The addition of Callie's ongoing work and family drama are great subplots and connect well with the development of her relationship with Ian. The diverse, well-drawn and hilarious secondary characters do their part too and are what makes the novel truly standout among fellow contemporary romances...
Molly Harper's Jane Jameson paranormal romances are a favorite of mine due to their hallmark smart wit. She employs a great blend of physical and inteMolly Harper's Jane Jameson paranormal romances are a favorite of mine due to their hallmark smart wit. She employs a great blend of physical and intellectual humor that, along with an abundance of colorful characters, make for some of the most fun reading I've had. Her foray into realistic fiction is no exception. And One Last Thing... is a plausible account of a wronged woman's journey in emotional recovery, personal growth and rediscovering love that's both poignant and hilarious.
I love heroines like Lacey. Sure, she bemoaned her plight after finding out about her husband's affair, but she also did something about it. Not all of her actions are the wisest, but they usually lead to one juicy conflict or other. She's a smart woman that doesn't waste her potential, though she may occasionally need prodding from friends and family.
Set in a close-knit, Southern community, Harper's story is filled with plenty of the gossipy and traditional secondary characters that you would expect to find, as well as some wonderfully unique ones (i.e. Lacey's gay brother, Emmett, and ball-busting divorce lawyer, Samantha). Among the latter lies Monroe, an author and Lacey's new neighbor. His initial impression is of a rude, presumptive and blunt jerk. This, however, changes quickly as he and Lacey bond and develop a strong friendship like only two people in a somewhat isolated area can. The romance that subsequently grows is sweet and (almost) low-key due to the time spent on their friendly foundation. Of course, it's not always hearts and flowers. The two of them have strong personalities and - combined with Lacey's new found resolve to remain in control and not lose herself to a man again - a lot of the latter half of the novel's conflicts arise while watching them try to sort it all out.
As far as love-interests go, Monroe's okay. He fits the bill, is ultimately likable and suits Lacey. However, I wasn't enamored of him. I just didn't find him sexy enough or something, though that has more to do with my personal preferences than any real issue with the book...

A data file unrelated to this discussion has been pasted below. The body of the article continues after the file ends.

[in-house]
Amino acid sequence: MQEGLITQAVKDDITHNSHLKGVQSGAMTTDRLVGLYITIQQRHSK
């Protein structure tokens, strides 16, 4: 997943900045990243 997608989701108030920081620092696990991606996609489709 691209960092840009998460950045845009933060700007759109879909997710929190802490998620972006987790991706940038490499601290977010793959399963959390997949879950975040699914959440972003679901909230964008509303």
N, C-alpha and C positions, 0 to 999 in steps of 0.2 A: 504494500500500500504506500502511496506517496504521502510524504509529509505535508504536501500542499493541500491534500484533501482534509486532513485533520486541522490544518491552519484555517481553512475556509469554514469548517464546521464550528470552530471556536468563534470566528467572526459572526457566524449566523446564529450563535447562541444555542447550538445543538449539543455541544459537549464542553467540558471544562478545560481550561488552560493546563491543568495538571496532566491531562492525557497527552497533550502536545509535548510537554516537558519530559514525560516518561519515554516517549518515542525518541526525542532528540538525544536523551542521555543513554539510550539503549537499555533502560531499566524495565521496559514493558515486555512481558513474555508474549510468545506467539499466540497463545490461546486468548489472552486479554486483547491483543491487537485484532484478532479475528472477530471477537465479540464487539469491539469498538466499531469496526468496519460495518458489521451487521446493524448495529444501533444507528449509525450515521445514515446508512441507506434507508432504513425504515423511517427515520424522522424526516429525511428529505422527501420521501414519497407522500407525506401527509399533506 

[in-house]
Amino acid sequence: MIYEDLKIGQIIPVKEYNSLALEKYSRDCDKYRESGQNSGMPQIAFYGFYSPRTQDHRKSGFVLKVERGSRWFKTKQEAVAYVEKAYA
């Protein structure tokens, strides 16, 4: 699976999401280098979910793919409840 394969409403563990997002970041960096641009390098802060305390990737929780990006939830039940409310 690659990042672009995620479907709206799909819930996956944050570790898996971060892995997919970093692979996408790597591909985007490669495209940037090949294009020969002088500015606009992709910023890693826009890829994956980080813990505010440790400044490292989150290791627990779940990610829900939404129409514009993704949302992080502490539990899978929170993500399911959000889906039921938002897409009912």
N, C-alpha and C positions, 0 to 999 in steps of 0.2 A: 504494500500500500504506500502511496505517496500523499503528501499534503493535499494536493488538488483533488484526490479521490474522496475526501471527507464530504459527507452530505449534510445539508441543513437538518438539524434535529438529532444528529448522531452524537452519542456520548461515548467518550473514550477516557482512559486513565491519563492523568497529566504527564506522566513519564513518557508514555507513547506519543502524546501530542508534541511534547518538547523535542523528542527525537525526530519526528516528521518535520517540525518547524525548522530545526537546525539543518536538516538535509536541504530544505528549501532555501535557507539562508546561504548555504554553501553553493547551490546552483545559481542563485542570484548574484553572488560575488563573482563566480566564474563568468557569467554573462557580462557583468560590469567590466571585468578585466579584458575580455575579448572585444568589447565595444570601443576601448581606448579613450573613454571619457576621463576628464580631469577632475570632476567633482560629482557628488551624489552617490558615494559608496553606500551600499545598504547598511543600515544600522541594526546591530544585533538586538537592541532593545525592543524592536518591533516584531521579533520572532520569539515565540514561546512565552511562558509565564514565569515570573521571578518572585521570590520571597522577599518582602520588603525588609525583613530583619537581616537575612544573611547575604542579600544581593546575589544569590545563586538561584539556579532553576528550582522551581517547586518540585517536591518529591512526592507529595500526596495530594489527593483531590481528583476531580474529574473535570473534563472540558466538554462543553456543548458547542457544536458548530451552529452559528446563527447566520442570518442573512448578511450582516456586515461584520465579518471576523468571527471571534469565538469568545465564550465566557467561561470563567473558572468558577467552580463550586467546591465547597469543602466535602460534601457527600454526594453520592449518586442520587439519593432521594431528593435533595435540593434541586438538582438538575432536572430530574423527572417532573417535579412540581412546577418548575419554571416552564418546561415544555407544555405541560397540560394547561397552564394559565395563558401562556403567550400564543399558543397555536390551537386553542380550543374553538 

I loved this one! Lucy is a great new sluething heroine to root for. Webber's novel was funny, charming and unique. I'm really looking forward to theI loved this one! Lucy is a great new sluething heroine to root for. Webber's novel was funny, charming and unique. I'm really looking forward to the follow-up, Deeply, Desperately, which is due out August 3, 2010....more
Just your average chick lit/romance here. The heroine is one of those fun, trouble-prone women typical of the genre. I would have like to have gottenJust your average chick lit/romance here. The heroine is one of those fun, trouble-prone women typical of the genre. I would have like to have gotten to know Ethan, the love-interest, better. I think that would have made the romance a bit more believable. Overall, it was an enjoyable story if not very memorable. There is a connected, previous novel called A Match Made on Madison that I wasn't aware of prior to reading the book. Some of AMMOM's characters carry over, but I don't think it's necessary to read it first....more
It's rare that I come across a novel that I can't find fault with. Benny & Shrimp happens to be one of those rare books.
Mazetti has a way of holdiIt's rare that I come across a novel that I can't find fault with. Benny & Shrimp happens to be one of those rare books.
Mazetti has a way of holding your attention despite the fact that nothing much happens. It's such a simple story, yet the romance between the main characters is anything but. Benny & Shrimp is not plot driven, it's character driven. Such stories require a great deal in the way of characterization and, with such lovable, quirky figures, Mazetti gives us just that.
The ways that both Benny and Shrimp describe their world and the events that occur between them are so honest. I quite enjoyed how the alternating points-of-view allowed for a complete understanding of both characters, their actions, and their developing relationship...
I'll admit it - the cover is what drew me to this book. Something about that red lipstick and the books; what more could a girl want? Fortunately forI'll admit it - the cover is what drew me to this book. Something about that red lipstick and the books; what more could a girl want? Fortunately for me, there is more to this novel than its cute cover.
Despite the fact that Dora obviously has family and friends who love her, she's utterly lonely when the novel starts - and it's all her fault. She sequesters herself up with piles of books for long stretches of time, unsure about what she wants out of life yet unwilling to examine the issue any further. So she settles for a sort of half-life of her own making...